Dharamshala, India — Tibetan activists and supporters joined the Global Climate Strike from Dharamshala on October 22, 2021, to raise awareness of the climate crisis in Tibet ahead of COP 26 in Glasgow, UK from October 31 to November 12, 2021.
On October 22, 2021, Clean Upper Dharamshala Programme, Gu Chu Sum Movement Association of Tibet, National Democratic Party of Tibet, Students for a Free Tibet-India, Tibetan Women's Association organized a climate strike, facilitated by the International Tibetan Network at McLeod Ganj Main Square, to raise awareness of the climate crisis in Tibet and demand that COP26 should recognize the global ecological significance of the Tibetan Plateau and put it at the center of any discussion on global climate change.
About 20 Tibetan activists and supporters from various organizations gathered in the main square of McLeod Ganj and carried placards that read "If the world is not safe, no one is safe," "Stop denial, the earth is dying," "Tibet's rivers, Asia's lifeline," and "Climate Action for Tibet, Climate Strike for Tibet."
“Even with Paris Agreement's decision to stop the world's average temperature from rising more than 2° C or ideally 1.5°C, Tibet, an area roughly the size of western Europe, rising in the heart of Asia at an altitude of 4000 meters above sea level, is heating twice faster than the global average and is undergoing catastrophic changes. The impacts, including rising temperatures, changing precipitation patterns, and 8 billion tonnes of ice being lost each year from Tibet's glaciers, directly affect not only Tibetans, but the water security of 1.5 billion people downstream,” a statement issued by the organization noted.
“The COP26 should recognize the global ecological significance of the Tibetan Plateau, making it central to any discussion on global climate change,” they demanded.
“That all Tibetans, and especially Tibet's more than two million nomads, have a fundamental human right to choose life and livelihood on the grasslands, and to cultural and livelihood self-determination in deciding how best to adapt to climate change,” they said.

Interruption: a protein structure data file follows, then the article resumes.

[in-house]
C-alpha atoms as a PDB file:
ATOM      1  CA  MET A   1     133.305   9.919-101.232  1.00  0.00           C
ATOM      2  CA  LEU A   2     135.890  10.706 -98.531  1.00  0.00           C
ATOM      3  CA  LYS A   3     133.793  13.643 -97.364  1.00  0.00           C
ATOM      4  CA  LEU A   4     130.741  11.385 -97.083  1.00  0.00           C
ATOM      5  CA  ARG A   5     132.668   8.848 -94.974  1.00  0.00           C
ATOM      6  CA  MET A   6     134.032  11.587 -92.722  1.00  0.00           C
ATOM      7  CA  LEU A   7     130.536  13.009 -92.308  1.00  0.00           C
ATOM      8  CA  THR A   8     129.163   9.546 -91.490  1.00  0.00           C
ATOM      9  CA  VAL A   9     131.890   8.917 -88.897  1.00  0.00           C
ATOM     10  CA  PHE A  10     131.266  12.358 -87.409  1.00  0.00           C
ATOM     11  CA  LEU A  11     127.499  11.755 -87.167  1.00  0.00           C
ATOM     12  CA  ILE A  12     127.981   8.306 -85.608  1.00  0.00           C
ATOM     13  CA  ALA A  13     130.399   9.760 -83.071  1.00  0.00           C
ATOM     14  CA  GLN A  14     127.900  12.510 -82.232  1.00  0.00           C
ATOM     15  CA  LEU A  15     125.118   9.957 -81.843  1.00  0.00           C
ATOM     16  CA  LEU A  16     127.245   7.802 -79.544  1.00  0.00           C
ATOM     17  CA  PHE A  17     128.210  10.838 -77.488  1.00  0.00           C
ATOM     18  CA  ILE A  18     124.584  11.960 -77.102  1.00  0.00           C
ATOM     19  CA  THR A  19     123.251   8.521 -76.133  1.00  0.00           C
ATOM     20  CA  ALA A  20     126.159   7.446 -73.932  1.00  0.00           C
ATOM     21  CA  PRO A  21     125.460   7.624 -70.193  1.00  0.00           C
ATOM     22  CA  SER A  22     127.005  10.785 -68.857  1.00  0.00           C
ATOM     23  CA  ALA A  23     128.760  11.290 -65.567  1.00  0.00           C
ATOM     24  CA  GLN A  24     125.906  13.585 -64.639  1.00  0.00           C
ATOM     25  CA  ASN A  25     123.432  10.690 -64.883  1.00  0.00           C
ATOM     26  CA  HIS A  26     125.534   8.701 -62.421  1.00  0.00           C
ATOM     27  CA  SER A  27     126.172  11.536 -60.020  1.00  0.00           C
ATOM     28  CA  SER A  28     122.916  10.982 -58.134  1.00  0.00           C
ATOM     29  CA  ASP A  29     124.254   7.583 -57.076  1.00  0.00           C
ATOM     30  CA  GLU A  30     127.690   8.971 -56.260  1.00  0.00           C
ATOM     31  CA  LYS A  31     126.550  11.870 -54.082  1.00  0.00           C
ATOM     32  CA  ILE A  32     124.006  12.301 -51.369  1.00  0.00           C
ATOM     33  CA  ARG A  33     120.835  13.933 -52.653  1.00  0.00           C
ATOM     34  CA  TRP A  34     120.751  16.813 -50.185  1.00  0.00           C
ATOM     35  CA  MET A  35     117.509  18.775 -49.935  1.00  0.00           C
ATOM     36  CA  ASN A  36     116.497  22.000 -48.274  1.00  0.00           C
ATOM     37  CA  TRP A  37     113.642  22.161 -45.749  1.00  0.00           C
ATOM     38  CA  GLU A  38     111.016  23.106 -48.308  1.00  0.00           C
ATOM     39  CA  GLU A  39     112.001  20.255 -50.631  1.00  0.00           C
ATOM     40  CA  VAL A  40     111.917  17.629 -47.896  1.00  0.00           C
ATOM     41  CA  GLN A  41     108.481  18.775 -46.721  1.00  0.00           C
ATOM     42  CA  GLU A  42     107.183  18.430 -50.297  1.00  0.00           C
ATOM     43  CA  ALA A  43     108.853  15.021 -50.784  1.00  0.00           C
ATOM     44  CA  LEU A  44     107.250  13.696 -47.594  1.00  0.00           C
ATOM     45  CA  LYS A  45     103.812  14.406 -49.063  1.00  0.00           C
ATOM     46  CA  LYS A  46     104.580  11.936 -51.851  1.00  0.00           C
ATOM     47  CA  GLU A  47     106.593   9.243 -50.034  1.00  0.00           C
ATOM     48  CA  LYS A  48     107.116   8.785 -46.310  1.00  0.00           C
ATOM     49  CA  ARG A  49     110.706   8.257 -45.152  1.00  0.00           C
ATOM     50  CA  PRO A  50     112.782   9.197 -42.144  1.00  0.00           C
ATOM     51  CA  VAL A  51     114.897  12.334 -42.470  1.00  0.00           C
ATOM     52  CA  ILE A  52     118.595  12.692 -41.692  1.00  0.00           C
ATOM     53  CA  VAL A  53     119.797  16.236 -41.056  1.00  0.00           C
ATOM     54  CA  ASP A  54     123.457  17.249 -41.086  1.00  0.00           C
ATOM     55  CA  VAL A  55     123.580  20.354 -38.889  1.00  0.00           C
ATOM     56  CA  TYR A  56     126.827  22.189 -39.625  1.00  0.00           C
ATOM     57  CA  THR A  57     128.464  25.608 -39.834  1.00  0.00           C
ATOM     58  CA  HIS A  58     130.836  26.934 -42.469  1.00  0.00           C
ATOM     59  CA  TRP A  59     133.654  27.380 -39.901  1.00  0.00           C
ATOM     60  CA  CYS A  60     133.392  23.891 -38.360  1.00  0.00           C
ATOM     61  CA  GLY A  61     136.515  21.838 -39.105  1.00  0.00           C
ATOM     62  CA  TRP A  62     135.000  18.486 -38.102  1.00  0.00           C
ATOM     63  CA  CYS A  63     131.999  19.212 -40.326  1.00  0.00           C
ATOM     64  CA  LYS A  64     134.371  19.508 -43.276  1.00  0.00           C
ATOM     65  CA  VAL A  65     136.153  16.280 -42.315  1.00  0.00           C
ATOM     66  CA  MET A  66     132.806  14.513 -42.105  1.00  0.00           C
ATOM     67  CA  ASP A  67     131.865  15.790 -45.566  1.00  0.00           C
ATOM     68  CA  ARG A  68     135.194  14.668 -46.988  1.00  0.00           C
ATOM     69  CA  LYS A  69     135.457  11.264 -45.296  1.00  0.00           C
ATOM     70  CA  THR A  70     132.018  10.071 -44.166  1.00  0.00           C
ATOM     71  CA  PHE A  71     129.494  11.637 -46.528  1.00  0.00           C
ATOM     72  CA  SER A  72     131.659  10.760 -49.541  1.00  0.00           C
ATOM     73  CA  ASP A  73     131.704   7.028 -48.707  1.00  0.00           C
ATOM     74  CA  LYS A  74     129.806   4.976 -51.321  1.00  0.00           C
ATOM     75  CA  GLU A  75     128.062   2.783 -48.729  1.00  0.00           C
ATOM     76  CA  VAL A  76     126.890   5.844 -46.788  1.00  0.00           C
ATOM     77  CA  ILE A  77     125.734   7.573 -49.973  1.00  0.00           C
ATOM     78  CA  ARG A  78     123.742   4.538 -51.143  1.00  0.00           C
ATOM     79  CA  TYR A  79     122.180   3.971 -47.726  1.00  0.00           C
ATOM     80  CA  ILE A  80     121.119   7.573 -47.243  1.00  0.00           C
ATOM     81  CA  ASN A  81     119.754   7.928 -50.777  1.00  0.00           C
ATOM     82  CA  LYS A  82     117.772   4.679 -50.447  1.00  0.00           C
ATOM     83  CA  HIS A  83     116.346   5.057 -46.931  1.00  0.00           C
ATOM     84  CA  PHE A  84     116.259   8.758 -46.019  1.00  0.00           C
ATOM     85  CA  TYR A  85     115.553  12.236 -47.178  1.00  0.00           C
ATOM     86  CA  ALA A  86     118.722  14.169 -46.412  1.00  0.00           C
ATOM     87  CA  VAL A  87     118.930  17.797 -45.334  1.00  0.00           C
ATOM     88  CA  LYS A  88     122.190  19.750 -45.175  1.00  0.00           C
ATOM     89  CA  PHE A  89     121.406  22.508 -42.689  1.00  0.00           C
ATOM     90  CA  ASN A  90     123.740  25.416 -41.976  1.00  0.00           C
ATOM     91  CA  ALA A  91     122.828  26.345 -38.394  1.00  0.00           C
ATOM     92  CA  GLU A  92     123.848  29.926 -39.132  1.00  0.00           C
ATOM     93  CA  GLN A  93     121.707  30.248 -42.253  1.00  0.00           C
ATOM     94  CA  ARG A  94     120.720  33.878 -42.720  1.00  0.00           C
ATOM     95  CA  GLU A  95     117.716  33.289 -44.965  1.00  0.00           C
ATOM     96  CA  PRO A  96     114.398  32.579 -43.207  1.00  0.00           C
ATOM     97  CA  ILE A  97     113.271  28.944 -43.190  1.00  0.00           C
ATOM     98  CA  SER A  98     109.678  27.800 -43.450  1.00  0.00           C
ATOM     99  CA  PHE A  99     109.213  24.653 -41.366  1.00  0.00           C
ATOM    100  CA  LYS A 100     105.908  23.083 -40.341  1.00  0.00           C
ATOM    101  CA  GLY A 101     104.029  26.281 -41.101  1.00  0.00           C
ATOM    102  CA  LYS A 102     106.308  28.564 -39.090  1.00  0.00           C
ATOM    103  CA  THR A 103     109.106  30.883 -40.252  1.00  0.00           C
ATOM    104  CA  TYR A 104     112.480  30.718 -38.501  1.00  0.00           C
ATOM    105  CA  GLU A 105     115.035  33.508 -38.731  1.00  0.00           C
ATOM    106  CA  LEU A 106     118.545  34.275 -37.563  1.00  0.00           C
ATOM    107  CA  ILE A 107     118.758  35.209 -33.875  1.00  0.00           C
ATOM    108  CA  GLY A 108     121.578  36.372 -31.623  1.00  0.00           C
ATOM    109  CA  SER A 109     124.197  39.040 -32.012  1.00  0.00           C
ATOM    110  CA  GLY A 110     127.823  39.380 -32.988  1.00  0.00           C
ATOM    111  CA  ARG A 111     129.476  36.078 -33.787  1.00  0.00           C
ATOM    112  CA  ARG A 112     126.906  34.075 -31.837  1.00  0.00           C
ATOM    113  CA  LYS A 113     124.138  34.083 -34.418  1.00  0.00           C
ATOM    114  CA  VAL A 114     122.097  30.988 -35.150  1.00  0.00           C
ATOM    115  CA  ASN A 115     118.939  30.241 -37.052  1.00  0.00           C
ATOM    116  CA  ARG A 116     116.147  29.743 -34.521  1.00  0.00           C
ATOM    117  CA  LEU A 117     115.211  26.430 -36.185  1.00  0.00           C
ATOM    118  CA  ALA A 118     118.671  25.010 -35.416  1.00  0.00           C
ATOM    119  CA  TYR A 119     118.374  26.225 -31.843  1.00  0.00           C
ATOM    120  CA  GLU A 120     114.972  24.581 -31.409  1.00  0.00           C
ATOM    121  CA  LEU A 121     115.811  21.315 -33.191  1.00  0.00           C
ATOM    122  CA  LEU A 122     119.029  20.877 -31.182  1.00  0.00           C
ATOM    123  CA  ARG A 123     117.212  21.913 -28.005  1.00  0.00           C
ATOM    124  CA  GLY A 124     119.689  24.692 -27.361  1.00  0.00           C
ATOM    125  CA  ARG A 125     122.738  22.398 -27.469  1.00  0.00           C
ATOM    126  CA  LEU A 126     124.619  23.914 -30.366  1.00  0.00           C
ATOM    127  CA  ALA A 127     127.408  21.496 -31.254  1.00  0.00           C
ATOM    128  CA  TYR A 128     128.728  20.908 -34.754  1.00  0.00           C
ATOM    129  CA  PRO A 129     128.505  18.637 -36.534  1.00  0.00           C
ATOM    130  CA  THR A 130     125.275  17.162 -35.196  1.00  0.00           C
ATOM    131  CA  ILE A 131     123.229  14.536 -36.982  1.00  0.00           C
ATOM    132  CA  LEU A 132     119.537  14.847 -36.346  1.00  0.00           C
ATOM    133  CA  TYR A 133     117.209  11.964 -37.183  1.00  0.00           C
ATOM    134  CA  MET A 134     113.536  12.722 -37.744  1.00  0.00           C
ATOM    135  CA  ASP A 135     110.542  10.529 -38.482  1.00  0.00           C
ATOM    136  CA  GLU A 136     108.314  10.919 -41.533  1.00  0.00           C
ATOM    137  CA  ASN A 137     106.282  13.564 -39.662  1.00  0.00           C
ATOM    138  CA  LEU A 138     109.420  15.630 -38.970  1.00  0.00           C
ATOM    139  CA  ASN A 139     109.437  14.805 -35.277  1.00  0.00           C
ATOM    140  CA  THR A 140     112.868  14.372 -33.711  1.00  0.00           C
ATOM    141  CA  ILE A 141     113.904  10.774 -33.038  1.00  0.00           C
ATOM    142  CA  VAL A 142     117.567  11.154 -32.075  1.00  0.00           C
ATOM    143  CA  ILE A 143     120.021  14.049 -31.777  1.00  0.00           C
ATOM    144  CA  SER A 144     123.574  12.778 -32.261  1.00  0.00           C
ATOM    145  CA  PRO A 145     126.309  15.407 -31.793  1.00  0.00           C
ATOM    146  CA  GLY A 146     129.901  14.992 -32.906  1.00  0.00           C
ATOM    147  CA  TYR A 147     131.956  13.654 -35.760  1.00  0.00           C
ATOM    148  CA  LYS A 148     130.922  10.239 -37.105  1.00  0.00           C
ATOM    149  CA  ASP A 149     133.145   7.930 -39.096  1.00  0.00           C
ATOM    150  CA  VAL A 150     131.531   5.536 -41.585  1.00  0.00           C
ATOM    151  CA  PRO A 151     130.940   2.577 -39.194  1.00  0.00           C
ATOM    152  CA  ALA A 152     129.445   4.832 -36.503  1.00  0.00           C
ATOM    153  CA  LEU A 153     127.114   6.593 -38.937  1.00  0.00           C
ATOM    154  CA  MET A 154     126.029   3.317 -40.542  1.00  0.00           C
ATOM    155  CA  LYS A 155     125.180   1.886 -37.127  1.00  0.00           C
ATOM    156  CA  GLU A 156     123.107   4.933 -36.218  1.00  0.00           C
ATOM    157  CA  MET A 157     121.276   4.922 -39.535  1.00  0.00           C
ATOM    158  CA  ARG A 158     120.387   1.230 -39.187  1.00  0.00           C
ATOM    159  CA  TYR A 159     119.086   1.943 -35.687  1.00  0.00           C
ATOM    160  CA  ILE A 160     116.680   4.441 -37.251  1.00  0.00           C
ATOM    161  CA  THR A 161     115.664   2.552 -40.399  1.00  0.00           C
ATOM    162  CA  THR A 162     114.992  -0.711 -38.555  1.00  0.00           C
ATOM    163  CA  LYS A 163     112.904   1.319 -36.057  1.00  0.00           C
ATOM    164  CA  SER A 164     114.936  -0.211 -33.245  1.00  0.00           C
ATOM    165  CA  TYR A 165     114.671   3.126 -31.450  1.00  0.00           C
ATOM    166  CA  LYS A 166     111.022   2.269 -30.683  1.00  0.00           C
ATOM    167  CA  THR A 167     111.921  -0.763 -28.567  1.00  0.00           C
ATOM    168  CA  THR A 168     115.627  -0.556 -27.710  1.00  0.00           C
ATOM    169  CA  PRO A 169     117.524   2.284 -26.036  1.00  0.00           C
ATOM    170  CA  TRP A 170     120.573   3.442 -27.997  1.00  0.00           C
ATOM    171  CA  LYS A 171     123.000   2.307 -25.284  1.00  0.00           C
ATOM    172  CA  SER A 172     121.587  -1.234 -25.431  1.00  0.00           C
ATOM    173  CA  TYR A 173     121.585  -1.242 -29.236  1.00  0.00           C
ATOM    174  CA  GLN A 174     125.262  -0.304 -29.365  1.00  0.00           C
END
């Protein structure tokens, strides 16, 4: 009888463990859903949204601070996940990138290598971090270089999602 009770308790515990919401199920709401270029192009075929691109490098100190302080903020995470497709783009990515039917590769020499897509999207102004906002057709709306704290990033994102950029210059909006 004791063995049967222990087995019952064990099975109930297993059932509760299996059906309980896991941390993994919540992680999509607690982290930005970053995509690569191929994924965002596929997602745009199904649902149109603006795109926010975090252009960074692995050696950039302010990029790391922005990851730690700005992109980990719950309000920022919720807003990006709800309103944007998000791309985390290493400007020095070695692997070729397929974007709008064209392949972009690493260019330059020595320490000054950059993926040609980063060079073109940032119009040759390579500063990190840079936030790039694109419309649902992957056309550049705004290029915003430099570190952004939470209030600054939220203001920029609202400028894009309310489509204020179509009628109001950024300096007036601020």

“That all local and regional stakeholders, in Tibet and downstream, work as full partners in the creation of transparent, inclusive, and durable local and trans boundary governance institutions and processes to guide mitigation of and adaptation to the effects of climate change across the Tibetan Plateau,” they mentioned.
"The upcoming COP26 conference on climate change in Glasgow will bring together over 190 countries to submit their national plans to cut emissions and negotiate terms of implementing the 2015 Paris Agreement to limit 1.5 degrees Celsius above pre-industrial levels. Against this international setting, it is essential that Tibetans join this critical conversation in finding solutions. Motions to the long-term restoration, management, and conservation of the Tibetan Plateau," said Dr Lobsang Yangtso, Research Assistant at International Tibet Network.
“Under China's rule, Tibetan voices have been brutally suppressed. China's occupation prevents Tibetans in Tibet from being part of the global climate change conversation, but it is vital that they are part of the solution. Moreover, there must be an immediate halt to all extractive and deleterious land uses that threaten the Tibetan Plateau's fragile and unique ecosystems and ecosystem services, especially water resources,” the joint statement stated.
"The Climate Crisis in Tibet is not just a regional but a global issue, which is why Tibetans and Tibet supporters around the world are taking to the streets in support of the Global Climate Strikes", said Wangmo, from Tibetan Women's Association.